Most backyard flock owners will never experience dwarfism in their flocks, however, the genetic condition is quite interesting. There are several types of dwarfism in poultry, though this article deals specifically with thyrogenous dwarfism, the form with which I have quite a bit of personal experience.
Other types of dwarfism are autosomal and sex-linked recessive, however, the subject of this article, thyrogenous dwarfism, is related to a malfunction of the thyroid gland and is passed on by a semi-lethal gene, meaning that it does not kill a chick outright nor kill a chick before hatch, but it does not allow for the chick afflicted with this genetic abnormality to live until sexual maturity.
This type of dwarfism was first discovered in the early 1900's. The chicks will show a general growth delay, though the condition would not be obvious until the chick reached 3-4 weeks of age and its siblings were passing it in size/height. At that point, you will begin to notice subtle differences. The legs will be unusually short and will not continue to lengthen. Usually, the outer toe will curve backwards, though you may just see a crook in the middle joint of that toe. The skull is unusually high and wide, making it appear "apple-ish". The beak will be short and curved downward, what some refer to as parrot-beak. The tongue is short and appears swollen, though that is difficult to see. The eyes sometimes have a droopy, almost mongoloid-ish appearance, similar to a Down Syndrome child. There can sometimes be feather abnormalities. The comb and wattles stay small, though if the chick lives long enough, they will turn pinkish at some point.
To produce a dwarf chick, generally, one gene from each parent must be provided. If only one parent passes the gene, the chick will be a carrier of the gene and will show no outward signs of it. If both parents pass the gene, they produce a dwarf chick. Each carrier passes the gene to 50% of its progeny. In very rare instances, though this is not commonly known, one parent may carry two dwarf gene copies and, no matter which partner it is paired with, that parent will produce only dwarf chicks. More on that later in the article....
My first encounter with thyrogenous dwarfism was in a line of heritage Delawares, hatched from eggs sent to me by a reputable breeder improving her line and helping to bring the breed back from extinction. They grew up normally, no dwarf produced from those eggs. Customers who hatched from eggs from the birds produced from those eggs suddenly began seeing these unusual chicks from time to time, which precipitated my study of the gene. The breeder had never encountered a dwarf in her breedings, which is entirely possible; most breeders realize that when you make new breeding pairs, you are delving into the unknown, genetically. I liken the dwarf gene to balls bouncing on a roulette wheel-if two balls land in the same slot, BAM! A dwarf chick is produced. Since each carrier parent passes the gene to approximately 50% of its progeny, it could be years and years of breeding before a dwarf chick is produced, if ever.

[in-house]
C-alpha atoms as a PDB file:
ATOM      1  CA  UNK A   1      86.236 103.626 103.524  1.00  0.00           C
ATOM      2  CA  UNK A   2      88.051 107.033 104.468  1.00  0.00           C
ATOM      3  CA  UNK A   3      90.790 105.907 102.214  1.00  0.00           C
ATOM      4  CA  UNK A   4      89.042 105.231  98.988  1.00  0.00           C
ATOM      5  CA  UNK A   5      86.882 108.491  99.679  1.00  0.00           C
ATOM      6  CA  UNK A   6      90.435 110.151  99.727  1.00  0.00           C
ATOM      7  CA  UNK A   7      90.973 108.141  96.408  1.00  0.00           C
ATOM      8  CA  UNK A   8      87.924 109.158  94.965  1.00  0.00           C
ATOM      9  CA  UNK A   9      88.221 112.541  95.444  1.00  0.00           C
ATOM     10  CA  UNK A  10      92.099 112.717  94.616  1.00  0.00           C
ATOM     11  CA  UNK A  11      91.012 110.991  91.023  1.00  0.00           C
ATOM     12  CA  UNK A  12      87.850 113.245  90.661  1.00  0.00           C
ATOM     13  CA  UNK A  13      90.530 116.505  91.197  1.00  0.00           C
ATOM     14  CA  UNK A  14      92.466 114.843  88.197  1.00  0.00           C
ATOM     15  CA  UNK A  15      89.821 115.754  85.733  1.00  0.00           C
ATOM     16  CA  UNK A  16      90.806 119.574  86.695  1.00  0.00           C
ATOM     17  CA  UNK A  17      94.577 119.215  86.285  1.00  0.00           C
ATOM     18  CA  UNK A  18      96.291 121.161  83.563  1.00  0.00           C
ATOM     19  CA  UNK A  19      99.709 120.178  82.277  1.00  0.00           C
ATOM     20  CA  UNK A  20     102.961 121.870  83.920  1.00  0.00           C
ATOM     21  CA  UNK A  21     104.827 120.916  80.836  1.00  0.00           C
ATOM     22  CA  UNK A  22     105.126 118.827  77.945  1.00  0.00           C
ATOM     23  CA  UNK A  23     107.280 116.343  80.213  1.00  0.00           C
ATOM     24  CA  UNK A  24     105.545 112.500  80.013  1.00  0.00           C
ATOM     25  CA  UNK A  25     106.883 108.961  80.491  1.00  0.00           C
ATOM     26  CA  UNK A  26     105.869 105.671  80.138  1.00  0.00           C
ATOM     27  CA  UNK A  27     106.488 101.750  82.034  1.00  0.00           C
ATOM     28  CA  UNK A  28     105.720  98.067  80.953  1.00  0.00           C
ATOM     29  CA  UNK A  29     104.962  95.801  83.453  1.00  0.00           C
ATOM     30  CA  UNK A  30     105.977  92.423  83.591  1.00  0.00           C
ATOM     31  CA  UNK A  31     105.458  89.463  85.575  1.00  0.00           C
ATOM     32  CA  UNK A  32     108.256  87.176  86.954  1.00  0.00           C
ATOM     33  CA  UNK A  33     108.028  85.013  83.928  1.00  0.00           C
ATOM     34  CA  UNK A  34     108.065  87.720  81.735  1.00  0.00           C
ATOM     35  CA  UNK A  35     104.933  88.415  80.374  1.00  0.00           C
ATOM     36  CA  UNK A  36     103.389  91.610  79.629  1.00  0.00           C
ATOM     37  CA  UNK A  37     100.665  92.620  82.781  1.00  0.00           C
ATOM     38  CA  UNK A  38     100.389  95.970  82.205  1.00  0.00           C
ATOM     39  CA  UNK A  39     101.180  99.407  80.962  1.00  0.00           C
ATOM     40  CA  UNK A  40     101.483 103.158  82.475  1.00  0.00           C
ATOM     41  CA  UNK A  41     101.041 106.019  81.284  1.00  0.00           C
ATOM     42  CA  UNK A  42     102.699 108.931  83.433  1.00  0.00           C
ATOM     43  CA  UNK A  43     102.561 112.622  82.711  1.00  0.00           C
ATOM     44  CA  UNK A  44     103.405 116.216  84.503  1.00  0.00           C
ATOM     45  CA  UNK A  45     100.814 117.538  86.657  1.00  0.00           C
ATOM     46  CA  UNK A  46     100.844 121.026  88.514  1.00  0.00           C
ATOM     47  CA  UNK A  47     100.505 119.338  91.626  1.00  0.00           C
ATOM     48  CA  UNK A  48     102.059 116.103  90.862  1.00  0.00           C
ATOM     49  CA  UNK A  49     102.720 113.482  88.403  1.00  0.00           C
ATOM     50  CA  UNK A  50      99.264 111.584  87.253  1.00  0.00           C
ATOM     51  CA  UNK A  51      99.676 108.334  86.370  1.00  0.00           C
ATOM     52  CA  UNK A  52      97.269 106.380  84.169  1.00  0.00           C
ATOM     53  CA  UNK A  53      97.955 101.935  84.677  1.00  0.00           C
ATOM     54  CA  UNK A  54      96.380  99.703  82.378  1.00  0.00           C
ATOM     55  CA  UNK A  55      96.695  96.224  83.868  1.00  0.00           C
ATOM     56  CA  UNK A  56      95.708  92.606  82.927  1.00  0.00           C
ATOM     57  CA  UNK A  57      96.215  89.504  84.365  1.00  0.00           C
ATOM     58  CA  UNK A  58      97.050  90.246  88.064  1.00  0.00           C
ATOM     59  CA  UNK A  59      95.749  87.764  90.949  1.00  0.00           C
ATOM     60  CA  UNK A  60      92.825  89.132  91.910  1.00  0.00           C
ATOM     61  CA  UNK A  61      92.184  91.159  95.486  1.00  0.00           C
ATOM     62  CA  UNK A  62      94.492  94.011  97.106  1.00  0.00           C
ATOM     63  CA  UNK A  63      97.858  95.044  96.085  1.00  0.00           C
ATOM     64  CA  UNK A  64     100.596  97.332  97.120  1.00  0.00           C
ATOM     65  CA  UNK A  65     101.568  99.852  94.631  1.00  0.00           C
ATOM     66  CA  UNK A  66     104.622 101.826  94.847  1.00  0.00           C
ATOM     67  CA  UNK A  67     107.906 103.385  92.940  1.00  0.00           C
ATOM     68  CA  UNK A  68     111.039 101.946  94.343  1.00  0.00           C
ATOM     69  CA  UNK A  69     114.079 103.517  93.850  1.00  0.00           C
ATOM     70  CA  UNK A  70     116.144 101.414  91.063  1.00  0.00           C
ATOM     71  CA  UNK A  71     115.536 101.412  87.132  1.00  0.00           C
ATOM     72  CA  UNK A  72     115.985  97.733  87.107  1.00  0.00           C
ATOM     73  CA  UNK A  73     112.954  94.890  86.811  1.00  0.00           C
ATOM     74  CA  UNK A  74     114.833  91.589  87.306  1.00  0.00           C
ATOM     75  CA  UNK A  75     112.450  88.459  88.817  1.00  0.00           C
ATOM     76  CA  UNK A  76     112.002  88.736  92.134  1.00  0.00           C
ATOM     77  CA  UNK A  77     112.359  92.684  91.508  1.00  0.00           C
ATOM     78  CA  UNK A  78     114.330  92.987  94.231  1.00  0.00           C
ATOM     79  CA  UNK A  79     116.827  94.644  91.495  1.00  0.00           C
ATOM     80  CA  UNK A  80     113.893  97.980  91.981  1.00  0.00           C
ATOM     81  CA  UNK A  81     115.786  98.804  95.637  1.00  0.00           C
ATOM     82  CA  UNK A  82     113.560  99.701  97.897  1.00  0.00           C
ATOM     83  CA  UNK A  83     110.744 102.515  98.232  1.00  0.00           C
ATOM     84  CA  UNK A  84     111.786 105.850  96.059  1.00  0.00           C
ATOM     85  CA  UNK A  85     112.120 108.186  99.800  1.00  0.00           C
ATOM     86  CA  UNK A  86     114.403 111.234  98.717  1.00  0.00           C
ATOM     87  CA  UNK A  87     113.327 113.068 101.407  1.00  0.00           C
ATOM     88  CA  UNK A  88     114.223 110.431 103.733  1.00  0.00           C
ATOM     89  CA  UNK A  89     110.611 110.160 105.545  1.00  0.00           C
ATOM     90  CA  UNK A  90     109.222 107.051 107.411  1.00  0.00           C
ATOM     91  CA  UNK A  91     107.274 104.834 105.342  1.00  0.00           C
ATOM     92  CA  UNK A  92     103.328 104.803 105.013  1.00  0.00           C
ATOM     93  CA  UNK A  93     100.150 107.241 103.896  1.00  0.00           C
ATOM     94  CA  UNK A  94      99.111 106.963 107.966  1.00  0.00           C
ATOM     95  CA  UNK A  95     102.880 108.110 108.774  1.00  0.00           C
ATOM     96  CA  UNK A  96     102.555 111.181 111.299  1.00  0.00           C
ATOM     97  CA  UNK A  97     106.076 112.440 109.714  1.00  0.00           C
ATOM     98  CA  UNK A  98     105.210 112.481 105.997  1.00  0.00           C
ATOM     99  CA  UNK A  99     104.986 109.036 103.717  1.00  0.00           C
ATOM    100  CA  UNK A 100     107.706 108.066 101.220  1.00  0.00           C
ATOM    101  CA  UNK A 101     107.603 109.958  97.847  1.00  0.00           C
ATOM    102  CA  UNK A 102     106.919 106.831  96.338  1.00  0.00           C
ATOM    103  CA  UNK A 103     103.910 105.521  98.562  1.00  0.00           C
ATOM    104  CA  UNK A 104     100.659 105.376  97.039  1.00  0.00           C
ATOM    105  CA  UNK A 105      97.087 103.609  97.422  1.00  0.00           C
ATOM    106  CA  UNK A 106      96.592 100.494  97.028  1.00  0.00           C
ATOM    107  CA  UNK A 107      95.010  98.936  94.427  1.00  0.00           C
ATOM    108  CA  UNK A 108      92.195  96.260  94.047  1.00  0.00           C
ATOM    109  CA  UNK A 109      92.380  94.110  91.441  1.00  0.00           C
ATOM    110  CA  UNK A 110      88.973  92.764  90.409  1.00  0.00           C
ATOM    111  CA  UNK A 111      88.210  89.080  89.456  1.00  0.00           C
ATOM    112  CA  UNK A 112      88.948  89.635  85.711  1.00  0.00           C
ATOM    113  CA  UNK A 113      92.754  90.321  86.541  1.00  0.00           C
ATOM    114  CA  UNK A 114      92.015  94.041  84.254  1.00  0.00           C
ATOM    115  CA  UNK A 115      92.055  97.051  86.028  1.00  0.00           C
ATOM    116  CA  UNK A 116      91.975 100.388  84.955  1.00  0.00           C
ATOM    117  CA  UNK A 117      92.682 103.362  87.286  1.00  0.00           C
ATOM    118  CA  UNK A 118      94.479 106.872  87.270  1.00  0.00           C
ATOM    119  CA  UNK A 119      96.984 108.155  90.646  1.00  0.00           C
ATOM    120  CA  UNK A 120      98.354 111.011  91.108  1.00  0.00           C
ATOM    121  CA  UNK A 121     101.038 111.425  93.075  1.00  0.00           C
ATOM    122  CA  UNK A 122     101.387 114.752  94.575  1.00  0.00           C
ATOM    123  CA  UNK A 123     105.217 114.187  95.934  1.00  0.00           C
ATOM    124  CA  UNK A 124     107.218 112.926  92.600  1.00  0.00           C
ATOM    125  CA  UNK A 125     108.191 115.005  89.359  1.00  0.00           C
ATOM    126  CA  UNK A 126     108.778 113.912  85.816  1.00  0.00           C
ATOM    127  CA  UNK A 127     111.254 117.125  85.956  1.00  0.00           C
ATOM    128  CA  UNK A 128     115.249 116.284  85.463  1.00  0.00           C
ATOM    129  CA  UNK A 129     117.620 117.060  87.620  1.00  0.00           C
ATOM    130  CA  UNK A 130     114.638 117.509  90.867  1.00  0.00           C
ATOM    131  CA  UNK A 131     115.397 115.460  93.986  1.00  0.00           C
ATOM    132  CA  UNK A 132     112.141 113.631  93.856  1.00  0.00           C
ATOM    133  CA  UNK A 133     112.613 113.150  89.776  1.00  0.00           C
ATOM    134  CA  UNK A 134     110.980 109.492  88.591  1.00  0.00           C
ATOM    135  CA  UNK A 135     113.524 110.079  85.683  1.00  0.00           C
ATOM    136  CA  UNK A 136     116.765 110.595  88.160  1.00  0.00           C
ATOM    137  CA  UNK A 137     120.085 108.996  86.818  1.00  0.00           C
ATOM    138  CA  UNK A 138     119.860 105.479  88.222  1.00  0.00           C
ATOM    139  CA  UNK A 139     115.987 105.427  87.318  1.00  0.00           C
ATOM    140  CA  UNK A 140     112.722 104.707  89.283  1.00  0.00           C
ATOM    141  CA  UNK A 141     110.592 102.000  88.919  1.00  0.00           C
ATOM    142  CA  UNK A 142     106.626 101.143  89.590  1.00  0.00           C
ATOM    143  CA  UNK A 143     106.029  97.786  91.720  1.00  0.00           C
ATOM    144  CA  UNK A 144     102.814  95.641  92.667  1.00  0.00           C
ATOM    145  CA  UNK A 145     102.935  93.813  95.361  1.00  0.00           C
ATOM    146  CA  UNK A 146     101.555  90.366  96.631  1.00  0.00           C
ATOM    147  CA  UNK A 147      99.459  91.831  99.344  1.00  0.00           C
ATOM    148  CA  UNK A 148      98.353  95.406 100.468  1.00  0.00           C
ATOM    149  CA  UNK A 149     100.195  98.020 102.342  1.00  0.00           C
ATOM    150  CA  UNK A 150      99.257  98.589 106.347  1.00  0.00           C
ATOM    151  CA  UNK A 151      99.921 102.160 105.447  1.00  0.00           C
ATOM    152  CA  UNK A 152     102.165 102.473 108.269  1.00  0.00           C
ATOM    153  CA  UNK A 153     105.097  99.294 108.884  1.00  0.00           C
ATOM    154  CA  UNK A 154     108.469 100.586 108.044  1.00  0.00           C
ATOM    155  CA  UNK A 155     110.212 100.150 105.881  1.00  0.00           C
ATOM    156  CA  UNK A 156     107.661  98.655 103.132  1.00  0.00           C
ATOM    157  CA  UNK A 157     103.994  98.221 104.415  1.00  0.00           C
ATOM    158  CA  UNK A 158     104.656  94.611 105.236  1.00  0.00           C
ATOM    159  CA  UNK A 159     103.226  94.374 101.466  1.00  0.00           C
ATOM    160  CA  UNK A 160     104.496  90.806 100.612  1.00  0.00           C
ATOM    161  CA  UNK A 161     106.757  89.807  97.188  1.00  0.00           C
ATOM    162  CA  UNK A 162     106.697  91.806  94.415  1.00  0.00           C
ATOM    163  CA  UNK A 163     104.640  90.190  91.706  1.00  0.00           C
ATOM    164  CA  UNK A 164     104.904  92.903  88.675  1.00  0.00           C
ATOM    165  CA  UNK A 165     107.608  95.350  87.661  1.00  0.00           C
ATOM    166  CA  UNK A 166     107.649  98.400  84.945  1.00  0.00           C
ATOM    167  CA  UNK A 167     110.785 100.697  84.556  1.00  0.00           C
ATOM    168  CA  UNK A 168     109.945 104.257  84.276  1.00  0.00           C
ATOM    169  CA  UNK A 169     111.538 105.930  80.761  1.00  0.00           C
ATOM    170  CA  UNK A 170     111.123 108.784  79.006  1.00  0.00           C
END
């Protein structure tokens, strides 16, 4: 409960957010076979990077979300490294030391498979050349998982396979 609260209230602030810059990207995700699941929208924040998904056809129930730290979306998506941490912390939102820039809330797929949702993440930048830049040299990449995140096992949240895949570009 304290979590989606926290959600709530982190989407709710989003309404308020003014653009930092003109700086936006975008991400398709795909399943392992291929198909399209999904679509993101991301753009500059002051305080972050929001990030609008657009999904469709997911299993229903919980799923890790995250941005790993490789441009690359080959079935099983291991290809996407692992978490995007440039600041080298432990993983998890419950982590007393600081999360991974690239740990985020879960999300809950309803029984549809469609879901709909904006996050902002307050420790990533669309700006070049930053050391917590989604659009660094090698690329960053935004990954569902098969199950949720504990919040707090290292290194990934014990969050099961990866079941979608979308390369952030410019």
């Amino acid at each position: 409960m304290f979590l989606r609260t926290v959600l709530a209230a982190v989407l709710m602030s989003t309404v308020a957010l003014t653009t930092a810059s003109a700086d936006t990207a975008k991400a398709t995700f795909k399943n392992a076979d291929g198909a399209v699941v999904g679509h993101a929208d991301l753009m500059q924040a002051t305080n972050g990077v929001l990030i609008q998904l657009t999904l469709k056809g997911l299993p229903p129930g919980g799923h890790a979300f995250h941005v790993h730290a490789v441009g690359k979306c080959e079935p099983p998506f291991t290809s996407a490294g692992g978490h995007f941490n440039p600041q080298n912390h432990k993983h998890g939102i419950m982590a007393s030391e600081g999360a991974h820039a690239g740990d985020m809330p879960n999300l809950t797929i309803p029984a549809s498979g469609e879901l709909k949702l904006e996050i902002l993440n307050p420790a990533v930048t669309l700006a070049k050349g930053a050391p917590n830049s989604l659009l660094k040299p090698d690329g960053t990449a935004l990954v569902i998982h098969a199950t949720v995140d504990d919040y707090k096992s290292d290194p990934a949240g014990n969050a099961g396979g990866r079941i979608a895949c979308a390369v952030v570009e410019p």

The dwarf gene has come back to haunt us here at Mountain View Heritage Poultry, though I was positive that the gene was completely out of my flocks. My 3 year old Barred Plymouth Rock rooster is 1/4 Delaware and for years, I saw zero evidence in all his progeny that he was a carrier. This year, one of his sons, penned with two of his daughters, one a half sister and one a full sister, produced not one, but TWO dwarf chicks, one male and one female. The male chick passed away at 7 weeks of age. The pullet chick is still alive at 12 weeks of age, but because they do not live to maturity, we expect her to pass away soon.
Two years ago, the uncle of my 3 year old Barred Rock rooster produced two dwarf sons with one of his sisters. Both parents of the dwarf chicks were progeny of my late Delaware rooster. I knew that they could never be bred again, certainly not with each other; the mating that produced those two male dwarfs was the first and only mating of those birds, who have since passed on (chicks and parents). We did not expect to see a dwarf ever again, but we now have little pullet, Pooh-bear. Her legs are literally one inch long, outer toes have a crook in the middle joint, and her body is becoming very wide and large for her legs to support. The two hens who could be her mother have been relegated to layer status now, her sire, with full disclosure, has gone to a new home to be bred with unrelated hens and/or be relegated to flock guardian only.
I mentioned that one bird may, in rare instances, be a carrier of two dwarf genes. Years ago, a friend who lived in Oregon at the time, hatched two daughters out of my Delaware flock, one very large and one slightly smaller-bodied. She mentioned the dwarf gene to her veterinarian, who coincidentally, and lucky for us, was doing a study on dwarfism in poultry at the time! With her permission, he drew blood from both hens and did genetic testing. The smaller-bodied hen carried NO dwarf gene. The larger bodied hen, named Fattie for her wide girth, carried TWO copies of the gene! He told us that many did not believe it possible, however, this hen should never reproduce because every chick would be a dwarf.
The worst aspect of this type of dwarfism is that you must watch them pass away at a young age. Usually, it's quite sudden, just a seizure and they're gone. What they lack in size, they make up for in heart and courage, we have found. An adult bird who carries a copy of the gene is unaffected by it in any way and you will never know it's there until the bird is paired with another carrier and they both pass the gene to the same chick.
I hope this article was informative! Here are pictures of the dwarf chicks that have hatched here. Note the odd look about the head, eyes and beaks of all.